apt-get install libapache2-mod-rpaf

After all these changes, restart Apache:

/etc/init.d/apache2 restart

 

3 Configuring nginx

If nginx isn't already installed, install it as follows:

apt-get install nginx

Create its system startup links and make sure it is started:

update-rc.d nginx defaults
/etc/init.d/nginx restart

It should now be listening on port 80.

Some standard proxy parameters are in the file /etc/nginx/proxy_params:

vi /etc/nginx/proxy_params

proxy_set_header Host $host;
proxy_set_header X-Real-IP $remote_addr;
proxy_set_header X-Forwarded-For $proxy_add_x_forwarded_for;

As we will include that file later on in the proxy part of our nginx vhost for example.com, you can add further proxy directives to that file if you like, e.g. as follows:

proxy_set_header Host $host;
proxy_set_header X-Real-IP $remote_addr;
proxy_set_header X-Forwarded-For $proxy_add_x_forwarded_for;

client_max_body_size 100M;
client_body_buffer_size 1m;
proxy_intercept_errors on;
proxy_buffering on;
proxy_buffer_size 128k;
proxy_buffers 256 16k;
proxy_busy_buffers_size 256k;
proxy_temp_file_write_size 256k;
proxy_max_temp_file_size 0;
proxy_read_timeout 300;

Now create the example.com vhost for nginx - make sure it uses the same document root as the Apache vhost for example.com (e.g. /var/www/example.com/web) so that nginx can deliver static files directly without passing the request to Apache:

vi /etc/nginx/sites-available/example.com.vhost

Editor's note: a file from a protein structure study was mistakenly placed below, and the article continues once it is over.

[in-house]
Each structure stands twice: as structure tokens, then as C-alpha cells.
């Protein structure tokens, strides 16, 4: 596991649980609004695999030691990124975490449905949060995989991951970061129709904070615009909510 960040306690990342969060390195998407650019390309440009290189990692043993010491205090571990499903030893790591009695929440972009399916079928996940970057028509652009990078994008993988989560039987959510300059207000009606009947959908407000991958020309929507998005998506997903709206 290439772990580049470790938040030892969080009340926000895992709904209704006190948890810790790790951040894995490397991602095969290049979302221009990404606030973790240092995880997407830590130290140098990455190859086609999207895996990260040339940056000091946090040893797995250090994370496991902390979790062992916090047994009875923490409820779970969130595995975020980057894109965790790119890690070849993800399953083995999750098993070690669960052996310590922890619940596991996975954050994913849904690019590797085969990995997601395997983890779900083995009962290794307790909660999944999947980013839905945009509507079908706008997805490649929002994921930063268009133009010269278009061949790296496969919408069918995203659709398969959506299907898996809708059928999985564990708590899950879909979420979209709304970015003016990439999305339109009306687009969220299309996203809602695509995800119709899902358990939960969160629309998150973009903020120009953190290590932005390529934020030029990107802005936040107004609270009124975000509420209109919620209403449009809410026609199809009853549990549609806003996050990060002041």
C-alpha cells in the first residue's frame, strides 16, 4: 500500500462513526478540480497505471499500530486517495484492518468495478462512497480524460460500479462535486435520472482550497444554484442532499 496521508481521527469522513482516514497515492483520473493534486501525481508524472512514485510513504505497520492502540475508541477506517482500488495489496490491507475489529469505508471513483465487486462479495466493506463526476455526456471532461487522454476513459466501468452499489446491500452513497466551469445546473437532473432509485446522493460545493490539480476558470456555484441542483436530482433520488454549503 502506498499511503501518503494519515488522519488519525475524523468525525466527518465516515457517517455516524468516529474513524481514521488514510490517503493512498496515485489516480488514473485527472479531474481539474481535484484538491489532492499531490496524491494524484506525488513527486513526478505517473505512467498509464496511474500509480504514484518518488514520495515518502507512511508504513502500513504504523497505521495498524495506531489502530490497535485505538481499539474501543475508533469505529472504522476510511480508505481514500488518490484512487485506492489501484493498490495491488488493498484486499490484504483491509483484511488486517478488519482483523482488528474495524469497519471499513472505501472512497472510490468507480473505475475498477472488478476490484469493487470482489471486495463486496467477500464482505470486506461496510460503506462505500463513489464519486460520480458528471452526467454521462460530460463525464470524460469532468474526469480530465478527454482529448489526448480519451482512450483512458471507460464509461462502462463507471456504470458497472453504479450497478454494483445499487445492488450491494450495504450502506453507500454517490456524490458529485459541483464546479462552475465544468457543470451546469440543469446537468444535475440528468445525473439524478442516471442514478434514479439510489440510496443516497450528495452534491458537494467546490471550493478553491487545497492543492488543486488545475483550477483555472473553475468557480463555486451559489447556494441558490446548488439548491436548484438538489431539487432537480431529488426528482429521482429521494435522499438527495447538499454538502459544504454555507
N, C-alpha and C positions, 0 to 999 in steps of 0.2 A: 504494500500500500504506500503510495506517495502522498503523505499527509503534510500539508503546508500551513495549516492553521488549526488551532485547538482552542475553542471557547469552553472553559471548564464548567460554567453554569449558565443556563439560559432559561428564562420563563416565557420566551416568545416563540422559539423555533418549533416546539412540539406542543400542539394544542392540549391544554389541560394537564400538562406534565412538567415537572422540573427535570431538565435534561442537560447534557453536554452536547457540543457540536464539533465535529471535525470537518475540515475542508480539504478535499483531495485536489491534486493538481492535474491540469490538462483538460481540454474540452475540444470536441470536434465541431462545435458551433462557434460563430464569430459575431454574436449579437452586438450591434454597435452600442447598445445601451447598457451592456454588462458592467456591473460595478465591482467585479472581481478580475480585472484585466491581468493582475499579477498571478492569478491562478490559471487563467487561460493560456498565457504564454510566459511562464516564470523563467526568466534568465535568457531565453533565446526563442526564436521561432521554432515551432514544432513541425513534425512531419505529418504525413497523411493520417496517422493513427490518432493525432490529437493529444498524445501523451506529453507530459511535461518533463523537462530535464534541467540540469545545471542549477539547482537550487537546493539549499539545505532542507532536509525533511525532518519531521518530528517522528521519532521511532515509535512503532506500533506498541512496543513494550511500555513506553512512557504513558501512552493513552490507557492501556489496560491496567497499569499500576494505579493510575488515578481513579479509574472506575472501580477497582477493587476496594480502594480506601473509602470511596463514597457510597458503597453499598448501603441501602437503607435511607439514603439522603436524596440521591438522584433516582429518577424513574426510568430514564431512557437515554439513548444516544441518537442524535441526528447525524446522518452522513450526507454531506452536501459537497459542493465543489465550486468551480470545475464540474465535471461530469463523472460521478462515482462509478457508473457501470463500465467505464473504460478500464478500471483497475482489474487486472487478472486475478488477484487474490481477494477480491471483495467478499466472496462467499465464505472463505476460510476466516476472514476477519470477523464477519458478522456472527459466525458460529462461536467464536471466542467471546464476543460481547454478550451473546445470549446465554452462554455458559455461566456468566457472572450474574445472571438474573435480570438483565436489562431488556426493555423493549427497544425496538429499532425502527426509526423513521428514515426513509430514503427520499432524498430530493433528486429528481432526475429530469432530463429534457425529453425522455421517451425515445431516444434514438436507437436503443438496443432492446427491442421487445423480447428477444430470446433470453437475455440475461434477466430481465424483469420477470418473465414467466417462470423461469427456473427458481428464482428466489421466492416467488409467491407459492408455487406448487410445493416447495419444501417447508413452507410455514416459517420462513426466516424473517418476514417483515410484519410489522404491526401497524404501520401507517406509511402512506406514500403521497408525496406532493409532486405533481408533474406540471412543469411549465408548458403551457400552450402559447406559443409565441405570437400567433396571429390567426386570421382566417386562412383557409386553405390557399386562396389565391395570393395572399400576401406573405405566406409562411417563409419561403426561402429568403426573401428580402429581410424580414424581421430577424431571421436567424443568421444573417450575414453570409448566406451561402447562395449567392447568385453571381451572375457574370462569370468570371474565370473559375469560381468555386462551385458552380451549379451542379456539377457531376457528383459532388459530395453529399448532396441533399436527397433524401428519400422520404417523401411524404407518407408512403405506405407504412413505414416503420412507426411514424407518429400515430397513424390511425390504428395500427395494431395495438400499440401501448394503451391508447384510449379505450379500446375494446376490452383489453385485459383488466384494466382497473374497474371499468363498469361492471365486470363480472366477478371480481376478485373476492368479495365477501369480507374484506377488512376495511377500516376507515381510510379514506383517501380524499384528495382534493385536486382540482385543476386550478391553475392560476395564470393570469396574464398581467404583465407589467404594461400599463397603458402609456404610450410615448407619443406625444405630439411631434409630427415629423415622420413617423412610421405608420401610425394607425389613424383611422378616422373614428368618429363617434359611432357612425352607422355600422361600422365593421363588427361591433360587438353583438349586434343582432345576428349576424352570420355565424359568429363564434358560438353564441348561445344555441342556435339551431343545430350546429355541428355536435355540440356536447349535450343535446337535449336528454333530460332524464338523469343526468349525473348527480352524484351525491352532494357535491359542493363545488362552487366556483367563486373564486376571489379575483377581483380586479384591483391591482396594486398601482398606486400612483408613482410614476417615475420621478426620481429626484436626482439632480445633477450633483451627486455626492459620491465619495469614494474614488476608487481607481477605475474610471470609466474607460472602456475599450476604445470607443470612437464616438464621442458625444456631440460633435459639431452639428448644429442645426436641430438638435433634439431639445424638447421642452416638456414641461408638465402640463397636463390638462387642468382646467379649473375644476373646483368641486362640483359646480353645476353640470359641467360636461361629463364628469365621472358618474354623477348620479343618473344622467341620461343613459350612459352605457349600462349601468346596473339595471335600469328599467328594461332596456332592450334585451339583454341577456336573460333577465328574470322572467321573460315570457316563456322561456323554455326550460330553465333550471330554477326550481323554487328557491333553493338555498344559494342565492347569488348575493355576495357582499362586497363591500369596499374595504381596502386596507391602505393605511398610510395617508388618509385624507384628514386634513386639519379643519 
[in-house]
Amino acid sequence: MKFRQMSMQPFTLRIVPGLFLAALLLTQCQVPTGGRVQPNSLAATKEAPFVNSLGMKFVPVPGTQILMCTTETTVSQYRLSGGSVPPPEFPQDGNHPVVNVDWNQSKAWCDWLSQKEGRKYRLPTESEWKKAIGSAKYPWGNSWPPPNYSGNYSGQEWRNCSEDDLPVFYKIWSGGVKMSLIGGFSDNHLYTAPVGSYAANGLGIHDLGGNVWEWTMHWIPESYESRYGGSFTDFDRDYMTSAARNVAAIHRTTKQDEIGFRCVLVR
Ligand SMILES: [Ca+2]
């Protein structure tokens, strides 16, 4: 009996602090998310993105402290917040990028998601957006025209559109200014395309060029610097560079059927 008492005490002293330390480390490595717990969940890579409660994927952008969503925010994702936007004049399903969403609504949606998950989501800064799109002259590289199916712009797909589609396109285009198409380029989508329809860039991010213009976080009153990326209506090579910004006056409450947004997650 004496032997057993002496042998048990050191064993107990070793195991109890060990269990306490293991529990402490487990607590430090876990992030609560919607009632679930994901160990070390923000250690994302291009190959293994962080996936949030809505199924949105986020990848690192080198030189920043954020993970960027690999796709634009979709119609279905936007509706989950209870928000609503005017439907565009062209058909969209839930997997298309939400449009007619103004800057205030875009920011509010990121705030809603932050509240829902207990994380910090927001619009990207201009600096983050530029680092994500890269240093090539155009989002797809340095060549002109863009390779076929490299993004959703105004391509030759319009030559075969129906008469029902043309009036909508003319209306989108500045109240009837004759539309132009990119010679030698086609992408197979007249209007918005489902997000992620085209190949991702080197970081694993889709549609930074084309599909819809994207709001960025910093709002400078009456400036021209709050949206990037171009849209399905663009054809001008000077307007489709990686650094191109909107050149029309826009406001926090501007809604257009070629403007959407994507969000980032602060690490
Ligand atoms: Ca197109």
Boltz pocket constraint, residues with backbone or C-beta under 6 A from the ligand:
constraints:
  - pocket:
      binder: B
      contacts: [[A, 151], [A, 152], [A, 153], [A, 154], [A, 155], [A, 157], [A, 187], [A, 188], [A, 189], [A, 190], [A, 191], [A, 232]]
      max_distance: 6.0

server {
       listen 80;
       server_name www.example.com example.com;
       root /var/www/example.com/web;
       if ($http_host != "www.example.com") {
                 rewrite ^ http://www.example.com$request_uri permanent;
       }
       index index.php index.html;

       location / {
                proxy_pass http://localhost:8000;
                include /etc/nginx/proxy_params;
       }
}

This is a very simple configuration which would proxy all requests to Apache.

To enable that vhost, we create a symlink to it from the /etc/nginx/sites-enabled/ directory:

cd /etc/nginx/sites-enabled/
ln -s /etc/nginx/sites-available/example.com.vhost example.com.vhost

Reload nginx for the changes to take effect:

/etc/init.d/nginx reload

You can now type www.example.com into your browser, and you should see your web site, but this time delivered through nginx.

As I said before this is a very simple configuration which proxies all requests to Apache. But because nginx is much faster delivering static files (like JavaScript, CSS, images, PDF files, static HTML files, etc.) than Apache, it is a good idea to let nginx serve these files directly. This can be done by adding a new location for these files, e.g. as follows:

server {
       listen 80;
       server_name www.example.com example.com;
       root /var/www/example.com/web;
       if ($http_host != "www.example.com") {
                 rewrite ^ http://www.example.com$request_uri permanent;
       }
       index index.php index.html;

       location / {
                proxy_pass http://localhost:8000;
                include /etc/nginx/proxy_params;
       }
       location ~* \.(js|css|jpg|jpeg|gif|png|svg|ico|pdf|html|htm)$ {
       }
}

Reload nginx:

/etc/init.d/nginx reload

You can even set an Expires HTTP header for these files so that browsers will cache these files (see Make Browsers Cache Static Files On nginx for more details):